The American College of Radiology issued a statement today on the impact of the loss of more than 50 percent of the North American Mo-99 supply.
Cutbacks have affected the ability of physicians to perform diagnostic cardiac nuclear medicine studies that depend on a reliable daily supply of isotope Technetium (Tc-99m), the ACR said.
While urgent nuclear cardiology studies may still be performed with a different cyclotron produced radiopharmaceutical, Thallium-201 (Thallous Chloride), there are few alternatives to Tc-99m radiopharmaceuticals for non-cardiac imaging with nuclear medicine materials — which includes tests for cancer and other disorders.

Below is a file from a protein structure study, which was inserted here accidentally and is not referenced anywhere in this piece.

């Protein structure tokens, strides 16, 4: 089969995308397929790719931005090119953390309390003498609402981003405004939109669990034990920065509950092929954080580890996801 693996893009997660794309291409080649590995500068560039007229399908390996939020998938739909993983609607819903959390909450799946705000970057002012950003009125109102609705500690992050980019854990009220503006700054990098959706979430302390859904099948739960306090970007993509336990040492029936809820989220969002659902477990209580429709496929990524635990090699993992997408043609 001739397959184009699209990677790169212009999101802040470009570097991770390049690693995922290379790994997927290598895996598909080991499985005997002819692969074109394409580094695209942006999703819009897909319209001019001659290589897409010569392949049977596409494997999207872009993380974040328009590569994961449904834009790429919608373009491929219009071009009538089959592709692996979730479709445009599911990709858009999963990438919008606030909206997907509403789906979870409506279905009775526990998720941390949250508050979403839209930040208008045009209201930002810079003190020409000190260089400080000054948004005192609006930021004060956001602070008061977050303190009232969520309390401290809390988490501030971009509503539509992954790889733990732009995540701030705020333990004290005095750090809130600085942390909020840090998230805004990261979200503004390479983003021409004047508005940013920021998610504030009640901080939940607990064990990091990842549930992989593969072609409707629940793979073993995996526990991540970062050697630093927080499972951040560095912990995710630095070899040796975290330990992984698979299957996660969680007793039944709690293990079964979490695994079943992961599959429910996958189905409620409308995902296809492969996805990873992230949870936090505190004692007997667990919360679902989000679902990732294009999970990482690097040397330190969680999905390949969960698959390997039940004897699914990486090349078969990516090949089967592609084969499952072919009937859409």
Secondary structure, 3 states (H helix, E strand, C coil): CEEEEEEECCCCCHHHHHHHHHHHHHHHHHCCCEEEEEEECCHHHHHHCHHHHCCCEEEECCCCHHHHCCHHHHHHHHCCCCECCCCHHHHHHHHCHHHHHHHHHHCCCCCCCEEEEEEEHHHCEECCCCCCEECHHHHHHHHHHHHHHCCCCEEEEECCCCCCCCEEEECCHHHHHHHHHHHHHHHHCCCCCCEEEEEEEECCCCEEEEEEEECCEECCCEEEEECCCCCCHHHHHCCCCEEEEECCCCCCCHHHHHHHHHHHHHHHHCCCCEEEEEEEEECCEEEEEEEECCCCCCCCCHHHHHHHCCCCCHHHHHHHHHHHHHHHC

Until the shortage issue is resolved, radiologists are working to seek out alternative imaging methods in order to provide the information needed by patients and their primary physicians, according to the ACR. For example, Covidien subsidiary Mallinckrodt Medical can secure Mo-99 from its production facility in the Netherlands, though it cannot fully replace the Mo-99 deficit with this European source.
The ACR will be continuing to monitor the situation, as well as examine how it can help radiologists with the issue, and the college said it would update members on developments as information becomes available.
The shortage stems from the closing of radioisotape maker Atomic Energy of Canada Ltd’s National Research Universal reactor in Chalk River, Ontorio. The facility, which supplies more than two thirds of the world’s radioisotopes, announced last week that operations will be shut down until early- to mid-January in order to satisfy safety regulations and upgrade an electrical backup system.